Alcohol and cancer: is drinking the new smoking?

    Cutting alcohol consumption linked to reduced cancer rates

    TORONTO, Sept. 26 /CNW/ - Researchers at the Centre for Addiction and
Mental Health (CAMH) have clarified the link between alcohol consumption and
the risk of head and neck cancers, showing that people who stop drinking can
significantly reduce their cancer risk.
    According to CAMH Principal Investigator Dr. Jurgen Rehm, existing
research consistently shows a relationship between alcohol consumption and an
increased risk for cancer of the esophagus, larynx and oral cavity. Dr. Rehm
and his team analyzed epidemiological literature from 1966 to 2006 to further
investigate this association and their results, published in the September
issue of the International Journal of Cancer, showed that:

    -   The risk of esophageal cancer nearly doubled in the first two years
        following alcohol cessation, a sharp increase that may be due to the
        fact that some people only stop drinking when they are already
        experiencing disease symptoms. However, risk then decreased rapidly
        and significantly after longer periods of abstention.

    -   Risk of head and neck cancer only reduced significantly after 10
        years of cessation.

    -   After more than 20 years of alcohol cessation, the risks for both
        cancers were similar to those seen in people who never drank alcohol.

    These results have important implications for tailoring alcohol policies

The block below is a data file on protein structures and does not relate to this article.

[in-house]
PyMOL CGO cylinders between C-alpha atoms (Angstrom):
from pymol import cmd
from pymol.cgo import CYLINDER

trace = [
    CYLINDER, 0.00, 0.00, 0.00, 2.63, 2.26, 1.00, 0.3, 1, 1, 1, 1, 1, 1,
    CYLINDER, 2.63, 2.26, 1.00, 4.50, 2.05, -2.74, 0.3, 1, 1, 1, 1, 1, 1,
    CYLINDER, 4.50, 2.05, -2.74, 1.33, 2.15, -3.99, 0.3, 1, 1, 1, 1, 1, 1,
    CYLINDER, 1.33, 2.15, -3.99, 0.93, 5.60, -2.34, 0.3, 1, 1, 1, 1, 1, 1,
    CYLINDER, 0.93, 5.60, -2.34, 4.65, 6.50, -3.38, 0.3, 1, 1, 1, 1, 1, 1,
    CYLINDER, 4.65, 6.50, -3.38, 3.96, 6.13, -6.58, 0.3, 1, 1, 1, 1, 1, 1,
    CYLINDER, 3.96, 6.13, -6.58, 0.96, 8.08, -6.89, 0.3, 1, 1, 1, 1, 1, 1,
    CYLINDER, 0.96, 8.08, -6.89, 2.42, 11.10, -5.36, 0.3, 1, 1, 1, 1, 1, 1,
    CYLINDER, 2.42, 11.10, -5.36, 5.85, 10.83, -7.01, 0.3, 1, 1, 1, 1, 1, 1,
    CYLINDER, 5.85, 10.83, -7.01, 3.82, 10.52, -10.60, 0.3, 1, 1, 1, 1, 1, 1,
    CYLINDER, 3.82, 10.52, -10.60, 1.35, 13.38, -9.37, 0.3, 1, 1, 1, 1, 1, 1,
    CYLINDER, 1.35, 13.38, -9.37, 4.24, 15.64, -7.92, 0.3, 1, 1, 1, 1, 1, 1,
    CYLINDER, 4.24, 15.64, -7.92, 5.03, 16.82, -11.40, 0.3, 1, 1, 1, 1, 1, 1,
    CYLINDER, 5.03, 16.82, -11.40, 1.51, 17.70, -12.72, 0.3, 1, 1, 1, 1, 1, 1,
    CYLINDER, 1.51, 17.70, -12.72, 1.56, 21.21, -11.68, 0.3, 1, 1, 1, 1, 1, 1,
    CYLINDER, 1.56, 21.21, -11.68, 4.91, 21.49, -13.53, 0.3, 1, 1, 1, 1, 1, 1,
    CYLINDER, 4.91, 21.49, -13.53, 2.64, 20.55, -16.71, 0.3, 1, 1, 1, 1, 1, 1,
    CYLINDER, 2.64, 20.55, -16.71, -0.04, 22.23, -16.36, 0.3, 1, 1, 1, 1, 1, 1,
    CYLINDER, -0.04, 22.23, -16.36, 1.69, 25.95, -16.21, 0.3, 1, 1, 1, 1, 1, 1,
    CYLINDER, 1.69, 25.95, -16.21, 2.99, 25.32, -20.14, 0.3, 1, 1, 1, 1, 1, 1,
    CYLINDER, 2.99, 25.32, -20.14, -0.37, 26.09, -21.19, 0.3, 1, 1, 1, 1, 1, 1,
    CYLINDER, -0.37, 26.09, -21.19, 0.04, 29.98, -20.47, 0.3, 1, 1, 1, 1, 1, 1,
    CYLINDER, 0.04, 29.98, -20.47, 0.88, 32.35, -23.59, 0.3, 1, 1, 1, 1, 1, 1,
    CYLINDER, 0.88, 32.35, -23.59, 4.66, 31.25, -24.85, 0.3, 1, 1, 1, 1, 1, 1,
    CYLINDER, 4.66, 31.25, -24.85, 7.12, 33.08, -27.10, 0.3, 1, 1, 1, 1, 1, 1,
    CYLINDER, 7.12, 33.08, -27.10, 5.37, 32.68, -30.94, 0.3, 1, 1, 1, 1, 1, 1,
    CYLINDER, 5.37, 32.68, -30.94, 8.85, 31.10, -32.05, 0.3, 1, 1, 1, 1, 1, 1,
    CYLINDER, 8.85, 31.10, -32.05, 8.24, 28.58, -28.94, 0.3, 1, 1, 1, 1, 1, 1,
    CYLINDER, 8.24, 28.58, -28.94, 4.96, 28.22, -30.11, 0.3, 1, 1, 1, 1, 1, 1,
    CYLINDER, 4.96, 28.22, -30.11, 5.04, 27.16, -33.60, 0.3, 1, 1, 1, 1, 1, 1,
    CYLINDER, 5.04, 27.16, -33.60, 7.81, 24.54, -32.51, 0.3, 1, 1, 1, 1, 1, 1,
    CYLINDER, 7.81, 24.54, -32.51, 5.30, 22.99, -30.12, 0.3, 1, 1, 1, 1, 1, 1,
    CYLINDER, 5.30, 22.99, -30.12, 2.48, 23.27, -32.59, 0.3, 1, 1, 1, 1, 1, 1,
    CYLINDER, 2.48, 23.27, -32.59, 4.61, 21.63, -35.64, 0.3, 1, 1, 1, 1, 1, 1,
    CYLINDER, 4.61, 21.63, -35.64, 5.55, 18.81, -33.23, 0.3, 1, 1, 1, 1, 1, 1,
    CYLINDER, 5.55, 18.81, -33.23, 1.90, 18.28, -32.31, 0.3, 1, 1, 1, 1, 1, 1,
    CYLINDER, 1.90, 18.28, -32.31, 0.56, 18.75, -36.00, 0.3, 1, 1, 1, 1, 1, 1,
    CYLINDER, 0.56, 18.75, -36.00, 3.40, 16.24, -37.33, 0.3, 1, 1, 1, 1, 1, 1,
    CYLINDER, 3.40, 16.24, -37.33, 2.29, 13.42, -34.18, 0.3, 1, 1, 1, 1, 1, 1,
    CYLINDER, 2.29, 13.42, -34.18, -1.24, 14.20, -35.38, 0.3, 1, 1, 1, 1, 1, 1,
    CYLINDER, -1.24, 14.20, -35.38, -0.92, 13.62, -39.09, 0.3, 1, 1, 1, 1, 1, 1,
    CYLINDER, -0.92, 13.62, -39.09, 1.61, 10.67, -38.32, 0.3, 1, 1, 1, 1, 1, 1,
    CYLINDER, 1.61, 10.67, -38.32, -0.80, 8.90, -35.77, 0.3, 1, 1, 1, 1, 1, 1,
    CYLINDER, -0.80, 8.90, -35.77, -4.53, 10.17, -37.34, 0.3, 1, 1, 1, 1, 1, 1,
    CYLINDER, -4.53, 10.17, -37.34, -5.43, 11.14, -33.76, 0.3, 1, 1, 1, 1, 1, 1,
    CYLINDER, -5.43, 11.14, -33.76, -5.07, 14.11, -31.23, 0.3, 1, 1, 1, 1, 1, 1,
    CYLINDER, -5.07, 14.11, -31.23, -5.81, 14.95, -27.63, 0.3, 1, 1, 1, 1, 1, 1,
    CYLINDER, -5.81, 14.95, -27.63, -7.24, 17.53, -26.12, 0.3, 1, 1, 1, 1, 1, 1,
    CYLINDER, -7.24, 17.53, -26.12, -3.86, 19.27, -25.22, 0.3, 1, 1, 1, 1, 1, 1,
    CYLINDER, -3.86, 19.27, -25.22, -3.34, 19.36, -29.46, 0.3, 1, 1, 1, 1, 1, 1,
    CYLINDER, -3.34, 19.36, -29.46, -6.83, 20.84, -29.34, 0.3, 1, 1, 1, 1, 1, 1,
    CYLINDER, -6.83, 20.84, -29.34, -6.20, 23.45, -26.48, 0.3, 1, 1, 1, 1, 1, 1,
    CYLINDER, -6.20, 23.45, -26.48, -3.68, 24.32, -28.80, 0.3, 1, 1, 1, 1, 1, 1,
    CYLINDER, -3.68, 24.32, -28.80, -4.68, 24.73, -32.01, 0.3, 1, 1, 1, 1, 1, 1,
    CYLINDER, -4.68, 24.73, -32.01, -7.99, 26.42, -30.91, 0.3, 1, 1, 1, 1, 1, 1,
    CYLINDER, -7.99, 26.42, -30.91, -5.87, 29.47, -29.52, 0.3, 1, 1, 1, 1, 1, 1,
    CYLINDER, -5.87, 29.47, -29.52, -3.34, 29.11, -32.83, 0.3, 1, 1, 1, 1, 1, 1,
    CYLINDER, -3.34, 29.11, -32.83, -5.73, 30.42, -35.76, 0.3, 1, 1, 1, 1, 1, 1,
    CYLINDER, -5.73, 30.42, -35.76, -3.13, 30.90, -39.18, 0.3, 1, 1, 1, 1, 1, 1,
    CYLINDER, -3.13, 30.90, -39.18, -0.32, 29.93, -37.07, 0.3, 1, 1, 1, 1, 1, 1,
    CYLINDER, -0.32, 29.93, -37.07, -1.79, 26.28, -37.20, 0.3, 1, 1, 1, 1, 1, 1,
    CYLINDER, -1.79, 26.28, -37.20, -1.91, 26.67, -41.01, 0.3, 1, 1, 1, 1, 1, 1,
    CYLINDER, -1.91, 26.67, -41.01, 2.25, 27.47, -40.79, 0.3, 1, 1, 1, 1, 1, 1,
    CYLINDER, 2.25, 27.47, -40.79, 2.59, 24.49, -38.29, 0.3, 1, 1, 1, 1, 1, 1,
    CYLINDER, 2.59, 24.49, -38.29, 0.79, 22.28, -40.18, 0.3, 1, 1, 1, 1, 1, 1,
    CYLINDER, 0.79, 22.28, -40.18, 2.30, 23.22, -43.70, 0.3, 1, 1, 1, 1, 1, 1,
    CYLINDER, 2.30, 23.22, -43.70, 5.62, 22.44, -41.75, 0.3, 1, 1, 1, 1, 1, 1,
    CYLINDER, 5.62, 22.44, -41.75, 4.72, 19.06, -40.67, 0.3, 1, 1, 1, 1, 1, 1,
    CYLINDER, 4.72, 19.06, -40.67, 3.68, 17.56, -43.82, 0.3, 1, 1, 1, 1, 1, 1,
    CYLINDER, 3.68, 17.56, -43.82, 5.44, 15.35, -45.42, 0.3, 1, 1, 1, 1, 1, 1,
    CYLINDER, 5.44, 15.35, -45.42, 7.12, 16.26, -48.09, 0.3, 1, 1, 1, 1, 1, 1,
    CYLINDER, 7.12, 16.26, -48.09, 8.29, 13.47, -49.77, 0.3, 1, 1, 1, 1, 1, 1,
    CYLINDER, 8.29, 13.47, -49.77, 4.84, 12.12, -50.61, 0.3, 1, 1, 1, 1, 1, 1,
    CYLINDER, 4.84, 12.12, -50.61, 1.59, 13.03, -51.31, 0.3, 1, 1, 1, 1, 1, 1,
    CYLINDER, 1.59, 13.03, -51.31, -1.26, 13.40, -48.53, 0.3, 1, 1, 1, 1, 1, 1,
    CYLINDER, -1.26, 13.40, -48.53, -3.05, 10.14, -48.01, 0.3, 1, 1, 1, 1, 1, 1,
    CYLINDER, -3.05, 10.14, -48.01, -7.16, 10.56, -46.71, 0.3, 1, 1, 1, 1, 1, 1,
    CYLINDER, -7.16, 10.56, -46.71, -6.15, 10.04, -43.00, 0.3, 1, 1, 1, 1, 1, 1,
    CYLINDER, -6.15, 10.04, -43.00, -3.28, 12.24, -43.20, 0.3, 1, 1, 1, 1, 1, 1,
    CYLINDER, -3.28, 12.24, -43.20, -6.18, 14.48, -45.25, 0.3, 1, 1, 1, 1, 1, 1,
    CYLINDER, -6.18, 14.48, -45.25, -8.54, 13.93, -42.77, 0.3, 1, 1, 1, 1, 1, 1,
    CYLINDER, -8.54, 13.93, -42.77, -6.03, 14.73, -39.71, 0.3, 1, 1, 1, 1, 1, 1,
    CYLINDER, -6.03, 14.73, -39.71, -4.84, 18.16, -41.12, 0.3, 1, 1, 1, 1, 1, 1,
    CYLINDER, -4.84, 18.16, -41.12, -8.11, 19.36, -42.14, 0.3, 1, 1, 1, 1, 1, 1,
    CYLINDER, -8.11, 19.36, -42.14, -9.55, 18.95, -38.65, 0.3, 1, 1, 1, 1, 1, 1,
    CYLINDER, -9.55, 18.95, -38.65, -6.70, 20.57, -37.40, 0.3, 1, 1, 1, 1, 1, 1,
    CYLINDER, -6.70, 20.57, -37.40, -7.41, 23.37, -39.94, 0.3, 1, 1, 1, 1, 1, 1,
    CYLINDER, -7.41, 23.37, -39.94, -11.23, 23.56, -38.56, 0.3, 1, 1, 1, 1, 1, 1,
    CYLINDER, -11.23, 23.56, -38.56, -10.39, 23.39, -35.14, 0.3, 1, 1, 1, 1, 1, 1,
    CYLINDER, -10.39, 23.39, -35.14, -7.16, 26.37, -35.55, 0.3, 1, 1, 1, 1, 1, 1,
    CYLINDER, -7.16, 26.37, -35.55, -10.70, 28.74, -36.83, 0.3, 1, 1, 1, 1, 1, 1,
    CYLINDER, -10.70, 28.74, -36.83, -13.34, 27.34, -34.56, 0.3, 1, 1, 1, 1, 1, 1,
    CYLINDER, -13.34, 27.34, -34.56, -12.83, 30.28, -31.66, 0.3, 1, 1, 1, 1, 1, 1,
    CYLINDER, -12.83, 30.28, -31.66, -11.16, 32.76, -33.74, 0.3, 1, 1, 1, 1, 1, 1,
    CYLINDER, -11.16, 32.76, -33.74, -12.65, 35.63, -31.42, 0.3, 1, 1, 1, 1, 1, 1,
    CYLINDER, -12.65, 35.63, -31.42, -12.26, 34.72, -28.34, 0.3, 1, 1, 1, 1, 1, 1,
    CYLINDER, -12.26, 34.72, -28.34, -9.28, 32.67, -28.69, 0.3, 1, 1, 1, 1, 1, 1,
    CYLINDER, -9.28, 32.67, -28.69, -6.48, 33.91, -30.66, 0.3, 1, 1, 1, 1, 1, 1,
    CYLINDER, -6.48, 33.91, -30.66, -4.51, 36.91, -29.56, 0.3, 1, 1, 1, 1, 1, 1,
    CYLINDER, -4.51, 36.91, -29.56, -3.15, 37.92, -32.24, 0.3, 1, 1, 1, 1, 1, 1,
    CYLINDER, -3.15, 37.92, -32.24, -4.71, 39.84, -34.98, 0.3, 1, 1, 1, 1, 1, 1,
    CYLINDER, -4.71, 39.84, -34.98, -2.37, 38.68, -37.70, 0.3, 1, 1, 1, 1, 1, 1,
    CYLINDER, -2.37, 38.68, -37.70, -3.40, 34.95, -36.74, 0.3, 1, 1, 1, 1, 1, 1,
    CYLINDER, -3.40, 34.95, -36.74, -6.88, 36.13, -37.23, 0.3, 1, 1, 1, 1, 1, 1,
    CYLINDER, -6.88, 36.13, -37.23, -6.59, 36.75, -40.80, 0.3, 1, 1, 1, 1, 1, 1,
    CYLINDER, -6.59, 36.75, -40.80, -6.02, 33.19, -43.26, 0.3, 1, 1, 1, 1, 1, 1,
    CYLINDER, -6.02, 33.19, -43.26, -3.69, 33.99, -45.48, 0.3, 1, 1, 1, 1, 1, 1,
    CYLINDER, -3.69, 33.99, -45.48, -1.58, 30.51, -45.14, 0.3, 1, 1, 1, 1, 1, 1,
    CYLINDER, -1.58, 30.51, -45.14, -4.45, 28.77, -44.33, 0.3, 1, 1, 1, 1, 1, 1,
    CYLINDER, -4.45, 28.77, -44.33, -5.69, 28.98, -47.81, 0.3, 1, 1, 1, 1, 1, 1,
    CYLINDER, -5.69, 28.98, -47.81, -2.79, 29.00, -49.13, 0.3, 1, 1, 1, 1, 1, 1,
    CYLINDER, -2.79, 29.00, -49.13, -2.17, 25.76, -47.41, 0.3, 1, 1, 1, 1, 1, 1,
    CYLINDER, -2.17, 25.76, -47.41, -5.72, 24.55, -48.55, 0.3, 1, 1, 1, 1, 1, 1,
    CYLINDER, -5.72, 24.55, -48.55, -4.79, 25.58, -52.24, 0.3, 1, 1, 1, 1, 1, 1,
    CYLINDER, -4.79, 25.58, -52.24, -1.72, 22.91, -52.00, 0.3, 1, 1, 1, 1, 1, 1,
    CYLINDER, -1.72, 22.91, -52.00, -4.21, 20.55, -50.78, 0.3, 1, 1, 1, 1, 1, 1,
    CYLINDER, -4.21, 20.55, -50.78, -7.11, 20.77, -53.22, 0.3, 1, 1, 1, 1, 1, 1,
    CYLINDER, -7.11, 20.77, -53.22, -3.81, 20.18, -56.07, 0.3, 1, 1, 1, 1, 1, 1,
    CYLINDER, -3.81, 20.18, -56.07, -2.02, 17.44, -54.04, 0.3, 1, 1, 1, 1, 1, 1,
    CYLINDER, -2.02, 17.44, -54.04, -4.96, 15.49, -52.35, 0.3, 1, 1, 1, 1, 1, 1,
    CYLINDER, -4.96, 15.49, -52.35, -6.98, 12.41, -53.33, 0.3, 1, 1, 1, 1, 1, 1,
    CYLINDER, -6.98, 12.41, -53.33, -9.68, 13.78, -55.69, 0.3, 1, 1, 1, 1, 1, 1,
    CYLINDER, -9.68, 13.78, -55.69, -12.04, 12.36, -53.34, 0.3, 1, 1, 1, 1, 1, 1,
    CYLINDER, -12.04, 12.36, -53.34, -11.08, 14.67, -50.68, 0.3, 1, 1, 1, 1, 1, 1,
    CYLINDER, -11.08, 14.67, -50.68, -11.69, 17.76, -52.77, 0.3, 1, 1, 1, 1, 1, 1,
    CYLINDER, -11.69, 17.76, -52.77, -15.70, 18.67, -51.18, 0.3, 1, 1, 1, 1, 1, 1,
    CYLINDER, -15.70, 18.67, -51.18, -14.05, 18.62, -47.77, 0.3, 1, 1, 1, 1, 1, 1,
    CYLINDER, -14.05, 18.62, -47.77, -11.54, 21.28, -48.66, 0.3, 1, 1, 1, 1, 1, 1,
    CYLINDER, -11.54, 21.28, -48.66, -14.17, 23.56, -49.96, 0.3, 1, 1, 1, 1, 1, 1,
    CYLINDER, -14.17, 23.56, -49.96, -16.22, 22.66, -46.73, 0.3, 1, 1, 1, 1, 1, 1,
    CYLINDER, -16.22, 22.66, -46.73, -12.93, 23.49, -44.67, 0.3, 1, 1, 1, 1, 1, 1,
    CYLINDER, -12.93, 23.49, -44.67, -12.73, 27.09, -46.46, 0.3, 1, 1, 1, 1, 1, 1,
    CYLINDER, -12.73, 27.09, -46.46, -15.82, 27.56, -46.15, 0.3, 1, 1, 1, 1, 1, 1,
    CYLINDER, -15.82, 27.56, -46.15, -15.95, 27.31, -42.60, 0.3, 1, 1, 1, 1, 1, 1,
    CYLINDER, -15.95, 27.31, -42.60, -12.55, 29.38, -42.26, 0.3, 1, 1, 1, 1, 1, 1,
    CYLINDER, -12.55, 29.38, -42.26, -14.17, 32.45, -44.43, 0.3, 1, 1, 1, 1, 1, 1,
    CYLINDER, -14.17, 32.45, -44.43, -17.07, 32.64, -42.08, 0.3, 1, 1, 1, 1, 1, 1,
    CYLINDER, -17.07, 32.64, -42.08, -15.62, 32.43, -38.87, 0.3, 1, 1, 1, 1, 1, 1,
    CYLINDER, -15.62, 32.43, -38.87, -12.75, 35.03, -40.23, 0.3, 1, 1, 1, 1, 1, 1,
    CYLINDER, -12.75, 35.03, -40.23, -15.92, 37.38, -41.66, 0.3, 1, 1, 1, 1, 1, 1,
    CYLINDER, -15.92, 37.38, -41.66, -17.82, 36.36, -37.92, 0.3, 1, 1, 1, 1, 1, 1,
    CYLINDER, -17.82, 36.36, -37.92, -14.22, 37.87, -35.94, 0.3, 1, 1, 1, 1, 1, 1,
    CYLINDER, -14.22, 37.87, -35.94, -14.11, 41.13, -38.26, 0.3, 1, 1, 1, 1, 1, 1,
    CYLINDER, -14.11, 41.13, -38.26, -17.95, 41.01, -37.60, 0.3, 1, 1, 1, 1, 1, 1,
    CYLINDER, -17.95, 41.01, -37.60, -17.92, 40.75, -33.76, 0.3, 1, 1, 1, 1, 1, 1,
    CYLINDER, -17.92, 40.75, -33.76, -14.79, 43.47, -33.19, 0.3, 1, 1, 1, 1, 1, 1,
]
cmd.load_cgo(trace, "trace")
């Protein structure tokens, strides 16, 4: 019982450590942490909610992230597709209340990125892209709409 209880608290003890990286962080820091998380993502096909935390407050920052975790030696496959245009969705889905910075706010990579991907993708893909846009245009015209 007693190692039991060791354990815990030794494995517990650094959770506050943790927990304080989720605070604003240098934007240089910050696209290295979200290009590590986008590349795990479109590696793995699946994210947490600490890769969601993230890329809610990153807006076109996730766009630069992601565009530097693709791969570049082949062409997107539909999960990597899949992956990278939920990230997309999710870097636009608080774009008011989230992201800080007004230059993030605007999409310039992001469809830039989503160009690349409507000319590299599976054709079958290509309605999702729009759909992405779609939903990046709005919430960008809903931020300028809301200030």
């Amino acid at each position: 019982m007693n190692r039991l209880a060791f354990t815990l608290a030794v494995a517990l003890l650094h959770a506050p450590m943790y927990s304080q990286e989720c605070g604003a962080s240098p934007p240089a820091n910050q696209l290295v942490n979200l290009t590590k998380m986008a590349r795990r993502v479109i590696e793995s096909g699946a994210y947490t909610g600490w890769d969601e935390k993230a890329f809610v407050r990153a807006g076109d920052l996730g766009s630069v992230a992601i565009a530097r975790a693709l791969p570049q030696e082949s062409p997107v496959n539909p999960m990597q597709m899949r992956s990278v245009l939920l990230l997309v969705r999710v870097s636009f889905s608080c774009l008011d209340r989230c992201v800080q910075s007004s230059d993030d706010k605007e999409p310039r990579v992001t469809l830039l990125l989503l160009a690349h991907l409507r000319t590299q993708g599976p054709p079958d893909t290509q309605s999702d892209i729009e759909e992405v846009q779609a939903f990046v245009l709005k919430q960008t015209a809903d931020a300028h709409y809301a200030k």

and prevention strategies, especially for people with a family risk of cancer.
    Said Dr. Rehm, "Alcohol cessation has very similar effects on risk for
head and neck cancers as smoking cessation has on lung cancer. It takes about
two decades before the risk is back to the risk of those who were never
drinkers or never smokers."
    Alcohol is the 'drug of choice' for Canadians, with 60% of Ontario adults
consuming alcohol on at least a monthly basis. The direct and indirect costs
to society of alcohol abuse are substantial: $5.3 billion in Ontario alone,
second only to the social burden of tobacco. This burden takes into effect the
cardioprotective effects of alcohol, which, unlike its link to cancer, has
received a great deal of public attention.
    Dr. Rehm notes that more research is needed on the effects of alcohol
cessation on other types of cancer -- especially breast, liver and colorectal
cancers, for which the International Agency for Research on Cancer has also
classified alcohol as carcinogenic -- and on the effects of alcohol type,
drinking patterns, and the joint effects of smoking and alcohol cessation on
the risk of cancer.

    The Centre for Addiction and Mental Health (CAMH) is Canada's leading
addiction and mental health teaching hospital. Integrating clinical care,
scientific research, education, policy development and health promotion, CAMH
transforms the lives of people impacted by mental health and addiction issues.

For further information:

For further information: or to arrange interviews please contact Michael
Torres, Media Relations, CAMH, (416) 595-6015

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